This move was seen in Pitch Black and i wonder if it is possible at all. Say you are handcuffed to a pole, hands in the back, and the pôle is a little higher than your head. You just want to do a complete loop with your hands, going above your head, so they end up in front of you and you are free of the pole.

Now, putting horrible pain aside, is it possible to perform this move alone?

If not, maybe with a small surface to rely on, for a lever effect?

Would it cause minor / major damage at all or just pain ?

I am also curious if performing this move slightly turned sideways help ( as much as you could at least, considering the situation). In the movie he goes one shoulder at a time.

Anyway, i hope im clear enough !

Exactly what i mean is this video at 1:35

  • $\begingroup$ Contortionists do far more painful looking stuff, so I guess with the right training it could be possible. $\endgroup$
    – skymningen
    Commented Jan 8, 2015 at 8:13
  • 1
    $\begingroup$ Sort of like youtu.be/lY5V5la5nhU, youtube.com/watch?v=5bJyXN9EBrk or youtu.be/RpV4FHyQTyc? Depends on the hight of the pole though. $\endgroup$ Commented Jan 8, 2015 at 8:47
  • $\begingroup$ Thanks everyone ! I just saw someone wrote an amazing answer that i was about to validate, but then deleted it. :( $\endgroup$
    – Gil Sand
    Commented Jan 8, 2015 at 9:37
  • $\begingroup$ I edited my answer with an exact video if what i saw. $\endgroup$
    – Gil Sand
    Commented Jan 8, 2015 at 9:49
  • $\begingroup$ Another very clear example youtube.com/watch?v=fRcuoLSDTjM, and a contortionist like this: youtu.be/sPYU24bauOM could do it without any problems. $\endgroup$ Commented Jan 8, 2015 at 10:12

2 Answers 2


This is not normally possible or would be extremely painful if done. But there are special cases.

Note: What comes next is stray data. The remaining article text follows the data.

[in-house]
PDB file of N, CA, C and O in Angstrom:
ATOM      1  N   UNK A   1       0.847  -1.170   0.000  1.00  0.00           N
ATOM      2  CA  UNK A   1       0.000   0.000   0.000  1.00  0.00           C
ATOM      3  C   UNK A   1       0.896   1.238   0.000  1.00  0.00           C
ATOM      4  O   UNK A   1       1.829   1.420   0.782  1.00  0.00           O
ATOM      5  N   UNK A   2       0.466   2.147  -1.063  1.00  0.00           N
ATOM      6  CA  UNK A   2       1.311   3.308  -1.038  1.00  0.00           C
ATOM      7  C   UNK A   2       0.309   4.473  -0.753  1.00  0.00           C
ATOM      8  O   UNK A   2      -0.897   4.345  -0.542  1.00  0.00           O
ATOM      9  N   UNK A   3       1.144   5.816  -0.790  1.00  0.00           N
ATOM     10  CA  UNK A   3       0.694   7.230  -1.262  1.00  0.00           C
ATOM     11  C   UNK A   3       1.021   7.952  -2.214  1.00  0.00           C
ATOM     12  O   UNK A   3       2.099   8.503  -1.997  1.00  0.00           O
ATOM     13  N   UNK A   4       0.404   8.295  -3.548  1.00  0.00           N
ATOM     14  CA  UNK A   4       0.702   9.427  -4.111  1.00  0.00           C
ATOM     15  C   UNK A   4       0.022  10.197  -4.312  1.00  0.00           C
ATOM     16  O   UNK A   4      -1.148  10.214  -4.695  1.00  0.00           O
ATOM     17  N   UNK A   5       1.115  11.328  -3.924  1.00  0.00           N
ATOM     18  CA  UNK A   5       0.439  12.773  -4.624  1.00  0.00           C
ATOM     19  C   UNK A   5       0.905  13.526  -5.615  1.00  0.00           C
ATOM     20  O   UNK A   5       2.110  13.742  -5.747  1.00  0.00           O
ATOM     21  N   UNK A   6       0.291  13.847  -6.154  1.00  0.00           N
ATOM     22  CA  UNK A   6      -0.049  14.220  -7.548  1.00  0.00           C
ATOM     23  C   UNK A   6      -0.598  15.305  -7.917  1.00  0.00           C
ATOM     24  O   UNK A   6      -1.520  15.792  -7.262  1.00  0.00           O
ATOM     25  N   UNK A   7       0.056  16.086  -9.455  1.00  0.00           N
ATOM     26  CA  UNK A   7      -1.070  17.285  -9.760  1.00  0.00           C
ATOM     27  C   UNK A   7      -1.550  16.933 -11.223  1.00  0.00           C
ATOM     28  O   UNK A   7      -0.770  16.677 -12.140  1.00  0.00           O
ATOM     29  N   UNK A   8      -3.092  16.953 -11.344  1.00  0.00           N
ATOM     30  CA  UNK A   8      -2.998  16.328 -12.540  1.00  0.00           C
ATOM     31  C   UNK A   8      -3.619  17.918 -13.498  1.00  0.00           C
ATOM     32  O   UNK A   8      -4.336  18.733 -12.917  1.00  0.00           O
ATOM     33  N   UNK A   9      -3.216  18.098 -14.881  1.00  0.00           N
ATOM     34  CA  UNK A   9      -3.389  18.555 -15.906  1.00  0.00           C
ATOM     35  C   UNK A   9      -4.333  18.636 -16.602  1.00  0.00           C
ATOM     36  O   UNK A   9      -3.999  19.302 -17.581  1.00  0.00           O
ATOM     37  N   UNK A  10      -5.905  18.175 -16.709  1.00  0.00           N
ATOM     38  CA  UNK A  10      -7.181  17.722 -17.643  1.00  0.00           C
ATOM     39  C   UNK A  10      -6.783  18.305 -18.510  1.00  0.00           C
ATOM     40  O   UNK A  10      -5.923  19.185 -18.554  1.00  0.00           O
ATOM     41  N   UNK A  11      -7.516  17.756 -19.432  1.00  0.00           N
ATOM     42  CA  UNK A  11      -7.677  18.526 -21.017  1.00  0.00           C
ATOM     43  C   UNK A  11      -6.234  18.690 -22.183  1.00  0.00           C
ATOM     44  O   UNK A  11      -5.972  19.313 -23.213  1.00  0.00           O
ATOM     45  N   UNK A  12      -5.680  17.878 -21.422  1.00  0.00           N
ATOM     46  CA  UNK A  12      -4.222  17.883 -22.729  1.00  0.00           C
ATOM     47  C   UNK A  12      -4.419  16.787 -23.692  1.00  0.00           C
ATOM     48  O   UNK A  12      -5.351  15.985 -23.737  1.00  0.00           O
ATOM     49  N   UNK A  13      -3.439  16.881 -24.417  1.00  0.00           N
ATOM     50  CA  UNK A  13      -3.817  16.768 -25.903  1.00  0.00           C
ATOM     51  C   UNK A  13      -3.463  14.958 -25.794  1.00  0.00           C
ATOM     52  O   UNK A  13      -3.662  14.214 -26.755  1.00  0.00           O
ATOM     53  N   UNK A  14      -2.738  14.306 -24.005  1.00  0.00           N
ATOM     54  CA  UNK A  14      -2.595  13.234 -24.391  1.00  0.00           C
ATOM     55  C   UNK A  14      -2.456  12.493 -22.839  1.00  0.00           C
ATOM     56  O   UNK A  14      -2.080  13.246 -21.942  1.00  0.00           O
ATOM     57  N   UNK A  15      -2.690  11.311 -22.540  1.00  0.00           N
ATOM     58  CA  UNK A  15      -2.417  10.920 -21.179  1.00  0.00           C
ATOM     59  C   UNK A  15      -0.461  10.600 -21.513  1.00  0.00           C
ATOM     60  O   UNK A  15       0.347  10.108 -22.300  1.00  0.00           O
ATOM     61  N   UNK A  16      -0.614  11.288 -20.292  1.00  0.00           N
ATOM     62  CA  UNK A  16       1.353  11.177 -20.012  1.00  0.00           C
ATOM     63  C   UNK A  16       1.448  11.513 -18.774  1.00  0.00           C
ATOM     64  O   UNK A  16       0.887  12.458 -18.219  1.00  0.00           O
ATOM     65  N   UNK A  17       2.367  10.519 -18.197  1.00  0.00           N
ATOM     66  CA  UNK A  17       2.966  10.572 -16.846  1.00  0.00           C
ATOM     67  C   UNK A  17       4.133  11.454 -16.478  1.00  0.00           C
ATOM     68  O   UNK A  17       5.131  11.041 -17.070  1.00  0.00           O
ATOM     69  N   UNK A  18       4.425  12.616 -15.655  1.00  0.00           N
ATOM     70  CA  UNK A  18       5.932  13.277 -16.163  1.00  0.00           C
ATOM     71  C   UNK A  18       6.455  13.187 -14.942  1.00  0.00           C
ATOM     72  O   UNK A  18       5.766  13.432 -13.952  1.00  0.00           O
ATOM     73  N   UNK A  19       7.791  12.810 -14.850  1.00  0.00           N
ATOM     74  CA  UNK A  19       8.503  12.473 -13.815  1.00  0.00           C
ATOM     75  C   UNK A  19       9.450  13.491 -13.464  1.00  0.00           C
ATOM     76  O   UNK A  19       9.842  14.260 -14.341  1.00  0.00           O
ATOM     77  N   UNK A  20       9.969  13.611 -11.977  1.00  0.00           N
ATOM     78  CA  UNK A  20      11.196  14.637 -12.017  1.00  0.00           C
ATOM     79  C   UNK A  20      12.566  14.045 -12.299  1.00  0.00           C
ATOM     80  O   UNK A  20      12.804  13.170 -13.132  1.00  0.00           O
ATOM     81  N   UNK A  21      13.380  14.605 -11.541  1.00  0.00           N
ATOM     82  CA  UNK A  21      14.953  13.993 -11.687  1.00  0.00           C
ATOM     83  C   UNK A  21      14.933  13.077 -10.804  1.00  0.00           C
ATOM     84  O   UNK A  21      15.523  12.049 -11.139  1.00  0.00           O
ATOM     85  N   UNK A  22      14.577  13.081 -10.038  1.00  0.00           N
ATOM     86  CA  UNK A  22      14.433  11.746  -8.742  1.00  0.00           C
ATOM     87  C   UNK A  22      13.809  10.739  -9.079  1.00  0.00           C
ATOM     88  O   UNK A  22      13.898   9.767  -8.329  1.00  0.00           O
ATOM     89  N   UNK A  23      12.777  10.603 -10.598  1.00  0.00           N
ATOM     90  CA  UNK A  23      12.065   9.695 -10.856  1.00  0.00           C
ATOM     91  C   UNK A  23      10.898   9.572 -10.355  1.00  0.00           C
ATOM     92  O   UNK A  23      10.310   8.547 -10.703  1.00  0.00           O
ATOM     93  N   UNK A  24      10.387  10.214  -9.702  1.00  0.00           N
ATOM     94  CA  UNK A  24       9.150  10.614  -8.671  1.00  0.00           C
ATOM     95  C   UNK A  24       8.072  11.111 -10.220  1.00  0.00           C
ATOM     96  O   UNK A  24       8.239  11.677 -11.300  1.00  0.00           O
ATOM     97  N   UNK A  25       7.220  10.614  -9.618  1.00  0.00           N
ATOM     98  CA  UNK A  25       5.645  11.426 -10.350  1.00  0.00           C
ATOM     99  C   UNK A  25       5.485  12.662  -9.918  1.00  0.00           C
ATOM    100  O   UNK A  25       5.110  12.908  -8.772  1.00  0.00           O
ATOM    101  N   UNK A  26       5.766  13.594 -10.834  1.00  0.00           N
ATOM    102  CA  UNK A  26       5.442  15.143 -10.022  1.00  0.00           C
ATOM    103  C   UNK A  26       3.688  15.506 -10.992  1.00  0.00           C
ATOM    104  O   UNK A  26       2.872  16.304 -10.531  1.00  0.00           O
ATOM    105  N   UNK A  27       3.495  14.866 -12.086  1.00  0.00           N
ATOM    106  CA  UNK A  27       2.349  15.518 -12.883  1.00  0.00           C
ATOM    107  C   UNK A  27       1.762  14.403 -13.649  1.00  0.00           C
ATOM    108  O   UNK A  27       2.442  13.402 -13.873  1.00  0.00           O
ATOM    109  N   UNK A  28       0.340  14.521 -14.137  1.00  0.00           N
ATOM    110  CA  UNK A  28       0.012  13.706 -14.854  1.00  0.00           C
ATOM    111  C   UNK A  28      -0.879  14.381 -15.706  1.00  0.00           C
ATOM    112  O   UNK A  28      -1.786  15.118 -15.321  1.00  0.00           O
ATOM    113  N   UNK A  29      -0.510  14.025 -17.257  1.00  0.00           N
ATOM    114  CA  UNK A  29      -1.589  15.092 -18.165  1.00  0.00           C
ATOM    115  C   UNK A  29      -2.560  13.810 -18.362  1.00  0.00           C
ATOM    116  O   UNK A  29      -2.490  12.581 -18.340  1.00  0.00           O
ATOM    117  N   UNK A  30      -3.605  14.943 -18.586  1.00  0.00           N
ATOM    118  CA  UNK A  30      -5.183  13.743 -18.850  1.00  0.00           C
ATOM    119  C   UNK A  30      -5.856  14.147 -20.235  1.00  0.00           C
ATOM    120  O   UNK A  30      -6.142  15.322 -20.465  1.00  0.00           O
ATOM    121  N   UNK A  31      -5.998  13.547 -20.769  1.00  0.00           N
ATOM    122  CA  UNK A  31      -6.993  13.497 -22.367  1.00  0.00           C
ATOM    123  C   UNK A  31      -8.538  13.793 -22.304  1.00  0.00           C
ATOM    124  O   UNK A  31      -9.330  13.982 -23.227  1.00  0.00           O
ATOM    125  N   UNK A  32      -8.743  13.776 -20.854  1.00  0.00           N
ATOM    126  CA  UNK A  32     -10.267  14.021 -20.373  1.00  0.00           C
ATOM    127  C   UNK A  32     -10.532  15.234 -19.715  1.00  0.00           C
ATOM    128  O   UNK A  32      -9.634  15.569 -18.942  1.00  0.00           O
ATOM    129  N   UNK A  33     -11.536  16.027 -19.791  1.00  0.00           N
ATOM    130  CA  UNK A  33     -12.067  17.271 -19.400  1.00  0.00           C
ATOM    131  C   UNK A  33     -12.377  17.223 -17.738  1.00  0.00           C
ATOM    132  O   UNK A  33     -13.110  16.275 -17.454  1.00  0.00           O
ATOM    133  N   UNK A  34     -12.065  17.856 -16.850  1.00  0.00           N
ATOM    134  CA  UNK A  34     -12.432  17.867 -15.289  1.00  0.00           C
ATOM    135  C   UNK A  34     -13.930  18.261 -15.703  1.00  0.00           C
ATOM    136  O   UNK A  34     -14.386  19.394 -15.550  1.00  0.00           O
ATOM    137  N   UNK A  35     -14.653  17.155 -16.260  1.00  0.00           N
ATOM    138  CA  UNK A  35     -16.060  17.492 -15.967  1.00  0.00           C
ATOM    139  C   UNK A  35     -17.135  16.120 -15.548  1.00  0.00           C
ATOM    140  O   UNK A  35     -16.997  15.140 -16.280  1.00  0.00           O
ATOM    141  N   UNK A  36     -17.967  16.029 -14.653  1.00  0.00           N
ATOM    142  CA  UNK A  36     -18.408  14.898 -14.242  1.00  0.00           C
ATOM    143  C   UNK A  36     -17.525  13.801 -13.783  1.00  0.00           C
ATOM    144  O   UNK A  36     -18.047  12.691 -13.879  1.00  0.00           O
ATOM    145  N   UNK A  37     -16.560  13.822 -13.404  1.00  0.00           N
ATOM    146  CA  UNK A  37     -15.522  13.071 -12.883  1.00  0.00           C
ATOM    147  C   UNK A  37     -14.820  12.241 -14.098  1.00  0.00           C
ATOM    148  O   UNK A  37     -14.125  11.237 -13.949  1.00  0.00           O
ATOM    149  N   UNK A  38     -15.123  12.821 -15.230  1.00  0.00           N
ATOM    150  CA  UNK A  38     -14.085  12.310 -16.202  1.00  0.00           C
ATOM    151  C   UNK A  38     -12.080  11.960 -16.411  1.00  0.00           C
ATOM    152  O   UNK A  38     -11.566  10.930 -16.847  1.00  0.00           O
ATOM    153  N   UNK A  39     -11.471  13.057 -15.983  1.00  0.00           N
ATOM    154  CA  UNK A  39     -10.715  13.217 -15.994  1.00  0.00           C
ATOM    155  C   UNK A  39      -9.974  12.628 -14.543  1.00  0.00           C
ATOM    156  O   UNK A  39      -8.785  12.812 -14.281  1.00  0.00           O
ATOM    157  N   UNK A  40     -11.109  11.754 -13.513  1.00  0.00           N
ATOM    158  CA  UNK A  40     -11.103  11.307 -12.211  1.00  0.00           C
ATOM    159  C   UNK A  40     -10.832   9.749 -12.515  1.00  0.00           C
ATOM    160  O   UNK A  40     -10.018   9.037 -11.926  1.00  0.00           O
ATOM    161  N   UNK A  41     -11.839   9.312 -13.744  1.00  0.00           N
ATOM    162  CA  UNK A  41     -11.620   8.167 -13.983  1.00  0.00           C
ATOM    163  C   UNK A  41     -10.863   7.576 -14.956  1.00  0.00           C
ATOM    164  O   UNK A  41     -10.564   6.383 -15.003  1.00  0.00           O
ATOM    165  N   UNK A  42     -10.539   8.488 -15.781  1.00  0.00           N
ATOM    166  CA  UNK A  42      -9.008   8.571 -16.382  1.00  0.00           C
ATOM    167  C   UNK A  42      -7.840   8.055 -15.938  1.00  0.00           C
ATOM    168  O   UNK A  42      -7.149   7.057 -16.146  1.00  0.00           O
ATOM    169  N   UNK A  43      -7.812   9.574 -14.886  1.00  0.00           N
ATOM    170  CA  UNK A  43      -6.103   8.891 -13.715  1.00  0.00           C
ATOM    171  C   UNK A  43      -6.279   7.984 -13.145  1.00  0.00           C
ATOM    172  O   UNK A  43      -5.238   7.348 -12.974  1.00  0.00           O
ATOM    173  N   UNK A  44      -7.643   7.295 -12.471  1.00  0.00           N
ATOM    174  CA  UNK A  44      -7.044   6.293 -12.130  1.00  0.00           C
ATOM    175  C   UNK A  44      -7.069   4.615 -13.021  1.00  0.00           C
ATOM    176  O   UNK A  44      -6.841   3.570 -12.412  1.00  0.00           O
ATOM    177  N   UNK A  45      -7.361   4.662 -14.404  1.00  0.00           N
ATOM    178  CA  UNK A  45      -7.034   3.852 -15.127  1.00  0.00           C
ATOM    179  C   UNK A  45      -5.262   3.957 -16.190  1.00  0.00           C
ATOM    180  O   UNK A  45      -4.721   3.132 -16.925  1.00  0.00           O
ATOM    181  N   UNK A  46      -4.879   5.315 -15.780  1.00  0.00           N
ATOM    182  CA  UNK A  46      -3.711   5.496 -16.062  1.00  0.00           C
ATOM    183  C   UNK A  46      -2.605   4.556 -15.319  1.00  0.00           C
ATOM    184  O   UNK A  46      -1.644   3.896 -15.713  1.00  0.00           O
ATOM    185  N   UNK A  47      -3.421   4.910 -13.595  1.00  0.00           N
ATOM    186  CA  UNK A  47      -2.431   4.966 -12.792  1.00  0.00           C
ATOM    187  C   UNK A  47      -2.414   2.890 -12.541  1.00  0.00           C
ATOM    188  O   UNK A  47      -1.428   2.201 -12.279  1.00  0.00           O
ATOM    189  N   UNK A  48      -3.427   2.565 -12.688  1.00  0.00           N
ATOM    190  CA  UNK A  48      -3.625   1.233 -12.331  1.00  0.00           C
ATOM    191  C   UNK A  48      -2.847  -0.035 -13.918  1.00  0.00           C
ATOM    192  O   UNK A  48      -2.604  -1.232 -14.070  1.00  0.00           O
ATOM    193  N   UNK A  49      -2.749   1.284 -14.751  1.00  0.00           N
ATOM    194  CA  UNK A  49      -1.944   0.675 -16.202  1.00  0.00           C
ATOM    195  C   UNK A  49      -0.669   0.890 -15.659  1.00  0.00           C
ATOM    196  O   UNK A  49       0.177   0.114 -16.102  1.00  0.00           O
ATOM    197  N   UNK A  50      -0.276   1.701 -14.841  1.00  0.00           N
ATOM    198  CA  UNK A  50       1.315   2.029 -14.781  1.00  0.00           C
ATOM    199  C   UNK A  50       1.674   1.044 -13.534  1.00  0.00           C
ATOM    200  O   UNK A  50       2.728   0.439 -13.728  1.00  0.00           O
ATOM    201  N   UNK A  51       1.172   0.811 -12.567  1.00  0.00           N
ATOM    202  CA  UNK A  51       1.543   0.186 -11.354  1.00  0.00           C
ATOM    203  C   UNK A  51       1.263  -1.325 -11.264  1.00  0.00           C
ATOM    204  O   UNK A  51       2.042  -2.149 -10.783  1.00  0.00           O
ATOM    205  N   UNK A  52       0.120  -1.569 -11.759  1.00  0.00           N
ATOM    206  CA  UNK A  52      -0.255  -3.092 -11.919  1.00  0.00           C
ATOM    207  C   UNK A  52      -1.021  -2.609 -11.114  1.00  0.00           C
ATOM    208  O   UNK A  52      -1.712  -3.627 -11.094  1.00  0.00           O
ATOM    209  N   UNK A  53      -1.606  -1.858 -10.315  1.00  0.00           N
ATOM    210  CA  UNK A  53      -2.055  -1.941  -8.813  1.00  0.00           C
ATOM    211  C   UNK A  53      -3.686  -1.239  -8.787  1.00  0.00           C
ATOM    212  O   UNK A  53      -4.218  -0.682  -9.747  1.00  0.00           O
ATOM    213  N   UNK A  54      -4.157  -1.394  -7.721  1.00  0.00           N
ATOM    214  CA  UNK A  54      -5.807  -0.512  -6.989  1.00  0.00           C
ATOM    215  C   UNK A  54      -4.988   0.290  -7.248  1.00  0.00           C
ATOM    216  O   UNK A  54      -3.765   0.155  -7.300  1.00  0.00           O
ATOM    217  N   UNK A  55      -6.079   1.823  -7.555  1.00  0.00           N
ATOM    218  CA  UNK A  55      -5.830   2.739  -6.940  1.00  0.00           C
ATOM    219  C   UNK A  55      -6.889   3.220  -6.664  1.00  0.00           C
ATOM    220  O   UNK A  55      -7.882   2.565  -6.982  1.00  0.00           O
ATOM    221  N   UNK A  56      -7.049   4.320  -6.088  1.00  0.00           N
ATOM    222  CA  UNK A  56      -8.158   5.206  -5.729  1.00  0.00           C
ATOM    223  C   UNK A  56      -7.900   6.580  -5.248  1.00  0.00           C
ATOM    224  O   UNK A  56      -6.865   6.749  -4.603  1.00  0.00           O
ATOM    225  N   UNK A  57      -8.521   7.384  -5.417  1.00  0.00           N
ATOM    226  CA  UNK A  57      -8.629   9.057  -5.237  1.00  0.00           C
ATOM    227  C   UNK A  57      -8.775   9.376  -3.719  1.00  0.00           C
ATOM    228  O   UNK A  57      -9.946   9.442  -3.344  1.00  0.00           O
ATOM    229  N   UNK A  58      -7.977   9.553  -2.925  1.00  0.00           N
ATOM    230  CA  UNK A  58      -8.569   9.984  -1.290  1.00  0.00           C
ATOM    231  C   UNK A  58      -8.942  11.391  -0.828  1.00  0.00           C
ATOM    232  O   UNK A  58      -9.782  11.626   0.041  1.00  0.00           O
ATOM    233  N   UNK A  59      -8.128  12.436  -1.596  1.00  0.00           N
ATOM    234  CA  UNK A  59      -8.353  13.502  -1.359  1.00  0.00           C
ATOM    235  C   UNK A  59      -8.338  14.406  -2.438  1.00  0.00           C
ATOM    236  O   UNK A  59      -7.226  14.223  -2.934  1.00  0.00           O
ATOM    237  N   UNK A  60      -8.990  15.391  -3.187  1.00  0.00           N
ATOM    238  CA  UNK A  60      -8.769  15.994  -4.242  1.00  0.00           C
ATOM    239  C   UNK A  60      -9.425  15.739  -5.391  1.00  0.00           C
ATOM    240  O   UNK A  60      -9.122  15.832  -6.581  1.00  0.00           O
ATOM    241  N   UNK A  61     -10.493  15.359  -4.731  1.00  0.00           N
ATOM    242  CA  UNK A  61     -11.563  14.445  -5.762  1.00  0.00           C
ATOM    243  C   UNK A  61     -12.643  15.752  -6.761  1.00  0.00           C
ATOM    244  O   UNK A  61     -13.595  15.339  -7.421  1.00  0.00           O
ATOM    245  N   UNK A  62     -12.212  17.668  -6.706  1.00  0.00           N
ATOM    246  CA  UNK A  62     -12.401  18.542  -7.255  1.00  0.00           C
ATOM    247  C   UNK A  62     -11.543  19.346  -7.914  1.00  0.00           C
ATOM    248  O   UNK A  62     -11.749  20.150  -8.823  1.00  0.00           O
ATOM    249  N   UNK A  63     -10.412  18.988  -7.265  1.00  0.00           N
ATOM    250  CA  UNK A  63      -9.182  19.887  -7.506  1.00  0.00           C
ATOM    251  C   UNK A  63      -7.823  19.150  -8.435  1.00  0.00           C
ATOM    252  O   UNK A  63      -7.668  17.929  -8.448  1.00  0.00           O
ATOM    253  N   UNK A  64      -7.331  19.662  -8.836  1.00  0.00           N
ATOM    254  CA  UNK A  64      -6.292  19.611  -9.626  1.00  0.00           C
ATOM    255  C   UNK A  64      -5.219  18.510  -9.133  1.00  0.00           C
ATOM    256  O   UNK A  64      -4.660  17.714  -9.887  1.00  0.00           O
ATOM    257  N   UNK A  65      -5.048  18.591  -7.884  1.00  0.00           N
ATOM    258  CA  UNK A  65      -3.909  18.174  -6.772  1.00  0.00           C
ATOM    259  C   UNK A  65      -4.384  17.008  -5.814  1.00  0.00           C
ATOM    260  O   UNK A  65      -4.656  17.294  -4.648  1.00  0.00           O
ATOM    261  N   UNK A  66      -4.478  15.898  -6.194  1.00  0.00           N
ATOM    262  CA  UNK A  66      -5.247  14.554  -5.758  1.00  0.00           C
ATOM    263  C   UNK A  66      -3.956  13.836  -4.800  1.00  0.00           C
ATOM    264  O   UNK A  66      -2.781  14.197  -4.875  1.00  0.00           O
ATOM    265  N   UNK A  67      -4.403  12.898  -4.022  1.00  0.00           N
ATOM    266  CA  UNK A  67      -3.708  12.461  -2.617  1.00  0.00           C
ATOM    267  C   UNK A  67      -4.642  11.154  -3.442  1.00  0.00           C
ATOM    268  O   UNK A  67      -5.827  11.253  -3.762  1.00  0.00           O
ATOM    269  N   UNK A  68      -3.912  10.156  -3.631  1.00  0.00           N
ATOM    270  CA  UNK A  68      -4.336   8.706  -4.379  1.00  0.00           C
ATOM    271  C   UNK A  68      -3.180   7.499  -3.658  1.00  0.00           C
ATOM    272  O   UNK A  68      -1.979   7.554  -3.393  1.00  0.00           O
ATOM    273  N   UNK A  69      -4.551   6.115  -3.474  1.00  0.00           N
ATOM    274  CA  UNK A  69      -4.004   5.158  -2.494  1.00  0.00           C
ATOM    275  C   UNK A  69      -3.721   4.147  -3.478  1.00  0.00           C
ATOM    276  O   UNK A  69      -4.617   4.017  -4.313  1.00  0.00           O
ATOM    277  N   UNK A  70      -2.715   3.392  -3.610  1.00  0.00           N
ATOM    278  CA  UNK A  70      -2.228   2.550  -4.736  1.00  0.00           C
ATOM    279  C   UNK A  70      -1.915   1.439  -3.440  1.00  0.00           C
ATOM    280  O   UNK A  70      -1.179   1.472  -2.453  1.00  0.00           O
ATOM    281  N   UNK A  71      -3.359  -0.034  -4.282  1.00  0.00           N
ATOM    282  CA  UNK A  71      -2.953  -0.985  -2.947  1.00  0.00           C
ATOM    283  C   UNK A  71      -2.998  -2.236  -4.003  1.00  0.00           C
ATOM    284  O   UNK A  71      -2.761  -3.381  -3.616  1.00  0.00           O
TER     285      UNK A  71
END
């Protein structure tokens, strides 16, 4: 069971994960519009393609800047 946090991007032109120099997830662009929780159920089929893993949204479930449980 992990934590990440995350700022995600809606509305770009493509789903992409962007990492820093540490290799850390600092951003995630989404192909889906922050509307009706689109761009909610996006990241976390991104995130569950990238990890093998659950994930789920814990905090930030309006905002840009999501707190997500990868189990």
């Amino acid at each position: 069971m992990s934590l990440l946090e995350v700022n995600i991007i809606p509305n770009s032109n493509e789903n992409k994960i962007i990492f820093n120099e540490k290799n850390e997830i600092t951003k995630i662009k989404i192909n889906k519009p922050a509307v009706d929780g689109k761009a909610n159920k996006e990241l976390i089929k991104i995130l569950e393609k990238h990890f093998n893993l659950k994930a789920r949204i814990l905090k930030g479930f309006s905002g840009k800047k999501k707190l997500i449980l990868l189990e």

1. Atraumatic dislocation. This occurs when the shoulder dislocates with minimal force such as reaching up for an object or turning over in bed. Usually it will 'pop' back in itself or with a little help. Normally this type of dislocation does not need reducing in A&E. It can occur regularly throughout the day and will be associated with certain positions the arm is placed into. This type of dislocation is associated with people that have 'lax' joints, for example people who hyper-extend their knees and elbows and can get the palms of both hands onto the floor with ease. This joint laxity is normal for these people and the onset of dislocation can be associated with a change in how the muscles around the shoulder are interacting with each other or a change in posture/ position of the arm. This can produce an imbalance in the control of the joint. Referral for appropriate physiotherapy is the initial form of management. The physiotherapist should look at the way in which the muscles and shoulder joint is moving and posture aiming to restore the balance. Treatment can 'cure' the problem as long as the exercises and advice is continued, but in some cases there is only minimal or nil benefit. At this point surgical intervention is indicated.

  2. Positional Non-traumatic dislocations. This group of people can dislocate their shoulders without any form or history of trauma. Some may have started out dislocating their shoulder as a party trick; others may have always had shoulders that just 'fall' out of joint. This type of dislocation is usually painless and can be put back in easily. Both shoulders are typically involved. The cause of this type of dislocation is usually a result of what we call 'abnormal muscle patterning' which means the strong muscles around the shoulder joint are not working in the correct order causing them to pull the shoulder out of joint with active movement in the particular direction such as lifting the arm forward above the head or out to the side and above the head. The main treatment for this is physiotherapy that looks at re-sequencing the muscles in order to prevent further dislocations. Occasionaly surgery in the form of thermal capsular shrinkage or plication may be neccessary.

Taken from here such people would be able to dislocate then get their hands in front and relocate.

The body can be trained to be quite flexible through training like gymnastics etc...


Depending on the situation (i.e. orientation/rigidity of cuffed hands and the height of the pole), you could potentially escape, but getting your arms flipped around where your hands are in front of you would involve serious damage. It may be technically possible to achieve alone with some way to continue wedge your arms further, but the pain would probably knock you out before you succeeded.

  • $\begingroup$ I thought so, too; see @fileunderwater's YouTube link. $\endgroup$ Commented Jan 8, 2015 at 9:41

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